Chateau Haut-Brion 2000
Bordeaux Red Blends from Pessac-Leognan, Bordeaux, France
Beautiful color, very deep with a mixing of the Haut-Brion ruby and its purple-violet shade of youth. Swishing the wine around in the glass gives a notion of its density. This complexity is followed up in the aromas that suddenly burst forth all at once: a woody hint of fine polished oak, mulberry jam, cherry pits, a touch of blackcurrant, and the bittersweet of mango. One discovers this complexness again with even more intensity in the mouth. The specific notes oft his vintage: the finesse of mocha, the toasted trace of praline all join with the above, melding together with tannins of great complexity and softness. The finish is never ending... exceptional bottle. To be drunk today, tomorrow and surely even 100 years from now.
The Wine Advocate - "Its bigger sister, the 2000 Haut-Brion (a blend of 51% Merlot, 43% Cabernet Sauvignon, and the rest Cabernet Franc) showed incredibly at the tasting, and for me is one of the three or four most prodigious wines of the vintage. A compelling nose of roasted herbs, scorched earth, sweet blueberries, plums, black currants, and a hint of graphite is followed by a deep, layered, sumptuously textured, full-bodied Haut-Brion, but one with extraordinary complexity. This wine seems more evolved and approachable than I had expected it to be at age 10. My window of maturity seven years ago was 2012-2040, but I would change that to 2010-2050."
Wine Enthusiast - "For an Haut-Brion, this is huge. Every characteristic suggests power, from the dark color, through the knock-out perfumes, full of dark, brooding fruits. The flavors are black, intense and ripe. It is a delicious wine, surprisingly ready to drink. And yes, just at the end, there is a small hint of the delicacy and elegance that is true Haut-Brion."
International Wine Cellar - "Full red-ruby. Roasted plum, currant, tobacco and minerals on the nose. Compellingly dense and thick but almost miraculously lively and light on its feet. Has a texture like liquid velvet, coating the entire palate. Wonderfully unmanipulated wine, with perfectly integrated acids giving it superb subtle vinosity and thrust. Finishes with outstanding building persistence, with the substantial tannins perfectly supported by the wine's fat middle."
James Suckling - "This 2000 starts with aromas of citrus fruit, currants, flowers, and fresh mushrooms. The palates leads off full and rich, with round tannins and a dusty texture. Plenty of fruit and sliced mushrooms on the palate, but it is still tight."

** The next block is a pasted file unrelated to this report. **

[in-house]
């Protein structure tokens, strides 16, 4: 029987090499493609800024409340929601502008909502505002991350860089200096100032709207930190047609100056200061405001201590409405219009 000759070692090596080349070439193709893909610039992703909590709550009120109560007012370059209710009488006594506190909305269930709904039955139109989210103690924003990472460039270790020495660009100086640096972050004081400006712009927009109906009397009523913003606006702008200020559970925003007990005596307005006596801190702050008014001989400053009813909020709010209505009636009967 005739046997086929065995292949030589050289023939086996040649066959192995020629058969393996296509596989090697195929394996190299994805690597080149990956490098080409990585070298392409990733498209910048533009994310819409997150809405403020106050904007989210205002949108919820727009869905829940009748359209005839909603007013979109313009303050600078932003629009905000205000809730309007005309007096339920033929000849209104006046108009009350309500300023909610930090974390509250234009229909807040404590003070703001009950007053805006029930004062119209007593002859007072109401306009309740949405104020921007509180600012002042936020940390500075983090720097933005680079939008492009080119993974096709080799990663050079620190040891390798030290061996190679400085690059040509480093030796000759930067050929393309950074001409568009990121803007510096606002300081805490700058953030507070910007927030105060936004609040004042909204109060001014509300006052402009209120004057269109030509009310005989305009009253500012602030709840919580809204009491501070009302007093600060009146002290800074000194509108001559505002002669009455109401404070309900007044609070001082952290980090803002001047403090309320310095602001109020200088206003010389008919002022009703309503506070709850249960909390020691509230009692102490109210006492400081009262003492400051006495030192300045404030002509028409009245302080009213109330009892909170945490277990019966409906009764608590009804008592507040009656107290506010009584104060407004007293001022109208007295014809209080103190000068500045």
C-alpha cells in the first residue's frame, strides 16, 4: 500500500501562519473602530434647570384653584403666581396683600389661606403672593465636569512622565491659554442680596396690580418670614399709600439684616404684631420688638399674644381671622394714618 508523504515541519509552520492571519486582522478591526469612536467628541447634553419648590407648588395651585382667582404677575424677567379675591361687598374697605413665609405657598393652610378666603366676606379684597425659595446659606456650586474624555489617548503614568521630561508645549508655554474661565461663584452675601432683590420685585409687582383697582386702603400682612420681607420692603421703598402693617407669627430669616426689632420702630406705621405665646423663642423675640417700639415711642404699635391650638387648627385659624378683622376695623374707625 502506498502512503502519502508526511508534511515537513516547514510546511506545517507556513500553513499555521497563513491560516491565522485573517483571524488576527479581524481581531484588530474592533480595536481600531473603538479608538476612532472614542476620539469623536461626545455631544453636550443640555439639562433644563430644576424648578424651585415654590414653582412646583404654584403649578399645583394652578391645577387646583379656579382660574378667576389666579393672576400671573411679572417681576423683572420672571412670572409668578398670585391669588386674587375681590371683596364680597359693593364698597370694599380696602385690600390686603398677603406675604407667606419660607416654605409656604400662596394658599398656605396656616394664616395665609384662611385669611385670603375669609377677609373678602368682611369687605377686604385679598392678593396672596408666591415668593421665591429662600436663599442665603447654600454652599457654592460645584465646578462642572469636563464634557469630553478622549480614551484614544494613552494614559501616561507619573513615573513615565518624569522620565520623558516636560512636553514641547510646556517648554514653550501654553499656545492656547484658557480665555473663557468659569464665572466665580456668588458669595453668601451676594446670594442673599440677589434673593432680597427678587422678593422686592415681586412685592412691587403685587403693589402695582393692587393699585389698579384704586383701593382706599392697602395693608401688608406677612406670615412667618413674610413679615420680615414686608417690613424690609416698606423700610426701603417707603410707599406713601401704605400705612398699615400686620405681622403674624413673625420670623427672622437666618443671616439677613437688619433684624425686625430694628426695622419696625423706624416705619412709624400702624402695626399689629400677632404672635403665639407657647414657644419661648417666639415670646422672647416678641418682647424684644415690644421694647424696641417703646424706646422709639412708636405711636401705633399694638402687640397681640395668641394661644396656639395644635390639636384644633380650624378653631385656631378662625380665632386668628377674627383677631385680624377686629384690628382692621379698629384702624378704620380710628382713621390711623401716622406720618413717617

Wine Spectator - "Beautiful tobacco, berry, cedar and plum aromas in this one. Full-bodied, yet very fine and reserved, with silky tannins and a medium finish. I still prefer the 1998, but this is very, very fine indeed. An Haut-Brion with lots of finesse."
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Chateau Haut-Brion Winery
Château Haut-Brion is the oldest and by far the smallest of the "Premiers Grands Crus" vineyards of the Gironde 1855 classification. Château Haut-Brion is one of the few remaining family-owned domains of the Bordeaux region with a history going back to the 16th century. It has been owned by the American Dillon family since 1935. View all Chateau Haut-Brion Wines
About Pessac-LeognanView a map of Pessac-Leognan wineries (PEH-sak lay-ohn-yawn)
One of the top appellations within Graves, Pessac-Léognan is home to the only Graves chateau listed as a first growth in the 1855 Médoc classification – Chateau Haut-Brion. In fact, praise for the chateau dates back to the days of Thomas Jefferson, when, upon visiting the chateau in 1787, he bought 125 bottles for his cellar in Virginia.
The majority of wines made here are red, but Pessac-Léognan is also known for producing some of the finest dry white wines of Bordeaux. Many of the top chateau, like Chateau Haut Brion and Chateau Mission Haut Brion, produce top-quality whites alongside their red. Other Chateaux, like Smith Haut Lafite and Carbonnieux, are better known for their distinguished white wines than reds. Both colors of wine from this region have the specific tastes of the gravelly soil where it's grown.
About France - Other regionsWhen it comes to wine, France is a classic. Classic blends, grapes and styles began in the country and they still remain. Think about it - people ask for a Burgundian style Pinot Noir, they refer to wines as Bordeaux or Rhone blends - Champagne even had to pass a law to stop international wineries from putting their region on the label of all sparkling wine.
The top regions of France are: Bordeaux, Burgundy, Champagne, Languedoc-Roussillon, Loire, Rhone. And these regions are so diverse! It makes sense that wine regions throughout the world try to emulate their style. Pinot Noir, Chardonnay, Cabernet Sauvignon and Syrah are no longer French varieties, but international varieties. They may not be the leader of cutting edge technology or value-priced wines, but there is no doubt that they are still producing wines of great quality and diversity.
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